If you’re breastfeeding, you might be wondering whether you ever need to give your baby a bottle. Maybe you don’t want to or maybe you would love a break. Here, we’ll discuss how, when and why to give a bottle to breastfed babies.
Why should I give my breastfed baby a bottle?
When breastfeeding is going well, it can feel like giving a baby a bottle is a hassle. Expressing milk, storing it safely, and then putting it into a clean bottle for baby’s consumption are definitely more work than just putting baby to the breast. Or if breastfeeding is a challenge—as it is for most people—you might worry that you’ll undo any progress by feeding baby in another way. The truth is that there are advantages to giving your breastfed baby a bottle regularly.
First, you and your breasts can have a break. Granted, if you are giving your baby expressed milk, there is some work required ahead of time, but it’s sometimes still great to not be completely responsible for feeding your baby. Which brings me to the second benefit, bottle feeding gives someone else a chance to feed your baby. Maybe baby’s dad can feed the baby a bottle while you get a longer stretch of sleep, or perhaps you have another caregiver who’d like to bond with your baby. Finally, it’s important to introduce a bottle to your baby when they are younger if you want them to take a bottle when they’re older. So if you’re planning to return to work, even if you don’t work full time, it will be much less stressful if baby is in the habit of taking a bottle sooner rather than later.
When should I introduce a bottle to my breastfed baby?
Because your body produces milk in a supply and demand way—that is, the more you nurse or pump, the more milk your body will make—it can be a bit of a delicate balance to make sure that your milk production is on track for what your baby needs. The most sensitive times for milk production are the first two weeks and the month after that. By the time your baby is six weeks old, your milk supply is usually well-established, so changes in pumping/feeding habits are less likely to have a huge impact.
But if you wait until six weeks, your baby may already have strong opinions about how they like to receive their milk and could refuse the bottle. If you have a baby that’s already older than six weeks—don’t panic. Some babies are offended by receiving milk in any format other than the breast, and some babies adjust just fine. Just skip to the next section for ideas about how to introduce bottles.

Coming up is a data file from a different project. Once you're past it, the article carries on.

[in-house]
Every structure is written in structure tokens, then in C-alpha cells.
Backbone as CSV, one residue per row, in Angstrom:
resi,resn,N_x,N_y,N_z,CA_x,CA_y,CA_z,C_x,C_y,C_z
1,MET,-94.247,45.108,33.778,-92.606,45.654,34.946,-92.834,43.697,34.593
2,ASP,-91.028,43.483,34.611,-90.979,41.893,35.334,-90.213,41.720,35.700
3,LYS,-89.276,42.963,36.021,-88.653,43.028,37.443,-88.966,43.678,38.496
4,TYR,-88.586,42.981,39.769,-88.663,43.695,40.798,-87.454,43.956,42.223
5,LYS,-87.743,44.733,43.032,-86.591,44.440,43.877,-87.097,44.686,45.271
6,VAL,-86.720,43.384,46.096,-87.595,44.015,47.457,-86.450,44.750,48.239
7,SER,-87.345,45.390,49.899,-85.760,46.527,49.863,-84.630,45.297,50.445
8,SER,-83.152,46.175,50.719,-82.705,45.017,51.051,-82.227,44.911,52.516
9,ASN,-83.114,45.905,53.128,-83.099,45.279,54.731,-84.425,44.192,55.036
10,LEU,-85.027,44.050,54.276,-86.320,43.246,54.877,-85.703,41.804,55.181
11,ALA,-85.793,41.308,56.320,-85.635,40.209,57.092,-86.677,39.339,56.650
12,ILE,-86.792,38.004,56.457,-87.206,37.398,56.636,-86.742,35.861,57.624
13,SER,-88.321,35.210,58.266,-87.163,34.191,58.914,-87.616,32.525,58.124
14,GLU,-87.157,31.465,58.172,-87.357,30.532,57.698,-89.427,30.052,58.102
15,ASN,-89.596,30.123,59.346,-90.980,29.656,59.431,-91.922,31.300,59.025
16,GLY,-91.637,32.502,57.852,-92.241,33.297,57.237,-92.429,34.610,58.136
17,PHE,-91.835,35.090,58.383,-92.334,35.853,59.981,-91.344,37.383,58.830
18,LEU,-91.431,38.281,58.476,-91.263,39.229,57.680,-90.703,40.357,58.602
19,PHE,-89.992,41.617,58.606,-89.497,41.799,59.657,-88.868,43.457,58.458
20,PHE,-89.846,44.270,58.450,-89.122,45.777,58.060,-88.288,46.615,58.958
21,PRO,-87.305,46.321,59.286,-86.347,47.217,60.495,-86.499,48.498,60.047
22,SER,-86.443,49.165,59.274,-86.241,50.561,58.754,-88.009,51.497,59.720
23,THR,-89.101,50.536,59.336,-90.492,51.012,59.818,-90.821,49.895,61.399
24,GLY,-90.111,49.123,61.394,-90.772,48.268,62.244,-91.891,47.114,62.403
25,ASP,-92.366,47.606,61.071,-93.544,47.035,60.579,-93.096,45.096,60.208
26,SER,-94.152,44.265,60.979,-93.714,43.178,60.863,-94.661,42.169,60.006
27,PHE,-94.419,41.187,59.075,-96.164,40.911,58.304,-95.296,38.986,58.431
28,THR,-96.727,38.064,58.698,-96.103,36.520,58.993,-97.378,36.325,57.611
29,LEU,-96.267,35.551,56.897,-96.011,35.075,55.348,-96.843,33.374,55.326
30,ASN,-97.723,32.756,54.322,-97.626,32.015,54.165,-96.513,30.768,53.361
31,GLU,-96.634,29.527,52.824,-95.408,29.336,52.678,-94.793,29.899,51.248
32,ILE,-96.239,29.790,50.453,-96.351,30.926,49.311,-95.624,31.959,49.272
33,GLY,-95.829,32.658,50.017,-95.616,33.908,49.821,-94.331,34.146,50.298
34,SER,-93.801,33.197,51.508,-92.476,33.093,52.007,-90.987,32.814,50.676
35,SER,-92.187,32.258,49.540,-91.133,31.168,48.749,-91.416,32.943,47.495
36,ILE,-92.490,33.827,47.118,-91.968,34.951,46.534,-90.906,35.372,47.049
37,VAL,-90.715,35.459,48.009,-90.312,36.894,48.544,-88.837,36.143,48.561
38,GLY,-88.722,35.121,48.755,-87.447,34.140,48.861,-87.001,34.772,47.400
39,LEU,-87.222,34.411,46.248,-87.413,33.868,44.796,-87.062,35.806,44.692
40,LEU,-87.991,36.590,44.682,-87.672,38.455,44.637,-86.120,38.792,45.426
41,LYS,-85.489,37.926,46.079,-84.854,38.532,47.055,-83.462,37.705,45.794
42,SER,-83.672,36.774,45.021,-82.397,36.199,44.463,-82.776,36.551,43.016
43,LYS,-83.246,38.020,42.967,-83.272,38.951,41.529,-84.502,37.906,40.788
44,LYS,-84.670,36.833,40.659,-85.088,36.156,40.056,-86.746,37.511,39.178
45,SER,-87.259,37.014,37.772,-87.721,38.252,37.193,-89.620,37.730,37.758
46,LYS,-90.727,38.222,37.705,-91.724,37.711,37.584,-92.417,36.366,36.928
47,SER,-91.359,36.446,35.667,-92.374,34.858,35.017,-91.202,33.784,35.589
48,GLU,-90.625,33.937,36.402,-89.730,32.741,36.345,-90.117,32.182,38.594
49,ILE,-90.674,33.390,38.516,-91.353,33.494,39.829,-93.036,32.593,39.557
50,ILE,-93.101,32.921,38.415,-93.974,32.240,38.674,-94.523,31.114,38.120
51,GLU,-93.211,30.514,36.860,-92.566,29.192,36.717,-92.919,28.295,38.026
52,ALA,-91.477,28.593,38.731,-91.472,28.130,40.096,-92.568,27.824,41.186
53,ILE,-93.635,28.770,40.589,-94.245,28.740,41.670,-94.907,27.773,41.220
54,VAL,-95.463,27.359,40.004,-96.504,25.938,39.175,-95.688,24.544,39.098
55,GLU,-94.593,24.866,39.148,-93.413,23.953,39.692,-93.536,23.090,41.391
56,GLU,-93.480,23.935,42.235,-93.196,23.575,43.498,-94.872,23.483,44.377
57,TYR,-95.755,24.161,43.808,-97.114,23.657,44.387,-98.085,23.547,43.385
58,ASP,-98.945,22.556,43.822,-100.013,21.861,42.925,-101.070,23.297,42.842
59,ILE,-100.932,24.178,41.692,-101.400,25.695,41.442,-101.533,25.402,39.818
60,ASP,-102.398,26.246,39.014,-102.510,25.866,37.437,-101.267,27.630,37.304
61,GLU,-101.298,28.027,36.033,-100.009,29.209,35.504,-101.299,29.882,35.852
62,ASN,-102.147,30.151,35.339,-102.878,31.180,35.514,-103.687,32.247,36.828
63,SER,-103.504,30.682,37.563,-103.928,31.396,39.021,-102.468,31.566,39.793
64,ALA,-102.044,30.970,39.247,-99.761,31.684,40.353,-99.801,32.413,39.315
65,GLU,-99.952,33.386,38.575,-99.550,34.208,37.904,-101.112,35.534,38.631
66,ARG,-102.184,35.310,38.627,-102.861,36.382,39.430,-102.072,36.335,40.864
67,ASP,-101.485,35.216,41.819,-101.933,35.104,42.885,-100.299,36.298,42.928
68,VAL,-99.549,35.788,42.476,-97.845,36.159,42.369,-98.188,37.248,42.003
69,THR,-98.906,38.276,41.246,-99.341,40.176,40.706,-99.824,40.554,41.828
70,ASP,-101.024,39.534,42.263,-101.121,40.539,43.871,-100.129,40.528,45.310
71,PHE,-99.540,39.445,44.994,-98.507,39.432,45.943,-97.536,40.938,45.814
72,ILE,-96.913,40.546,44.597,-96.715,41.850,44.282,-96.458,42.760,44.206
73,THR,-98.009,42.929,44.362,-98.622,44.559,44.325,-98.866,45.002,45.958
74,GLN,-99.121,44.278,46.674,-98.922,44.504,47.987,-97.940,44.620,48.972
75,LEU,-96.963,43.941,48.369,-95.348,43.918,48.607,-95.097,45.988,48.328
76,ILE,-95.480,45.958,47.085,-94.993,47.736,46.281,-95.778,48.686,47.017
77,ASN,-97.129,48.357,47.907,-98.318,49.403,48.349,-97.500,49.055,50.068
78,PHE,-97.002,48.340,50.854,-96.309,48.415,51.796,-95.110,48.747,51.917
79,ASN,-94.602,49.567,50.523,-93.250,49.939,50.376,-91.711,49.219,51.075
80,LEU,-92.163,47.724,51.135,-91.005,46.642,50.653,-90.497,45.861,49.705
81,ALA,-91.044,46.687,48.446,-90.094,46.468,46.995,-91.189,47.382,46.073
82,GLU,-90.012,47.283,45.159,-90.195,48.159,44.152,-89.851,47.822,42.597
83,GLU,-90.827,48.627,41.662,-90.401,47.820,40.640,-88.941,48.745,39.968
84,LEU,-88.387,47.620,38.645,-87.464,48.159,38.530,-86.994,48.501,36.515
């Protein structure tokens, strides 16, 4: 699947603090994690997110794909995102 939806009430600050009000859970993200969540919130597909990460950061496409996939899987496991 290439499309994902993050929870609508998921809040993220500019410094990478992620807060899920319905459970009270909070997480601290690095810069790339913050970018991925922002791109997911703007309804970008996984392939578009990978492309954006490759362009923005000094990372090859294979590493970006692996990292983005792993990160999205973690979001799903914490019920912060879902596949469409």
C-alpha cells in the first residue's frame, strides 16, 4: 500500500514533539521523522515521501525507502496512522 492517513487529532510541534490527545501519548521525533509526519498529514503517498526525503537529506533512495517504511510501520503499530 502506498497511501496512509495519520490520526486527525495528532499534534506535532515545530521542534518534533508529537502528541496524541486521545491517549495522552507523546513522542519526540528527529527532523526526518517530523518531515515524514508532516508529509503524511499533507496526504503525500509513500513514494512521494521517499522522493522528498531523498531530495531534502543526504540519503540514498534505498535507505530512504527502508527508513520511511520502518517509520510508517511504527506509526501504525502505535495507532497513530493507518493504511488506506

As you balance your breastmilk supply and baby’s learning and preferences, introducing a bottle is a good idea somewhere in between two and four weeks. By two weeks your milk supply has been a bit more established, so adding in a short pumping session or using a passive collection device like a silicone pump or nipple cups will have less of an impact. And your baby is still young enough that they’ll probably be more willing to give it a try.
How should I introduce bottles to my breastfed baby?
Start with a bottle that has a slow-flow nipple. Breastfed babies are used to working for their milk and if it comes pouring into their mouth after the first suck they may reject the bottle. This is also important for younger babies, who take smaller drinks of milk at the breast, too. If you have an older baby who is refusing the bottle, you can try different nipples to see if that makes a difference in their preference.
When you get ready to have baby try the bottle, it’s a good idea for someone other than the breastfeeding parent to do the actual feeding. If you’re right there with your milk, smelling like baby’s favorite dairy bar, they are less likely to take to the bottle. Let your coparent or another loved one give it a try.
Finally, use paced bottle feeding. This is a type of feeding where baby is an active participant and because they are working hard for the milk—just like during a breastfeed—they’re less likely to develop a preference for the bottle. Basically, you start by supporting baby to be slightly upright and holding the bottle about even with the horizon (parallel to the ground) so that the nipple is not full of milk. As you bring the bottle toward baby, you tilt the nipple slightly down, so that a bit more milk flows in, but the nipple is still not completely full. As baby starts to suck, you might tip the nipple down a bit more so that their sucking is rewarded by more milk flowing. Take breaks often to bring the nipple up and take it out of baby’s mouth, so that they can keep working for the milk. Bottle feeds take longer this way, but this strategy both helps baby transition between breast and bottle more easily and allows baby to check in with how full they are more easily. If you want more information, there are great videos online about this technique.
Once you start giving baby bottles, make sure to keep it up, offering pumped milk or formula once a day or every other day. If you have a baby that refuses the bottle one day, try again tomorrow, perhaps with a different bottle, a different temperature milk, formula instead of breast milk, or with a different person offering the bottle. A certified lactation consultant can help you with a baby who is refusing the bottle.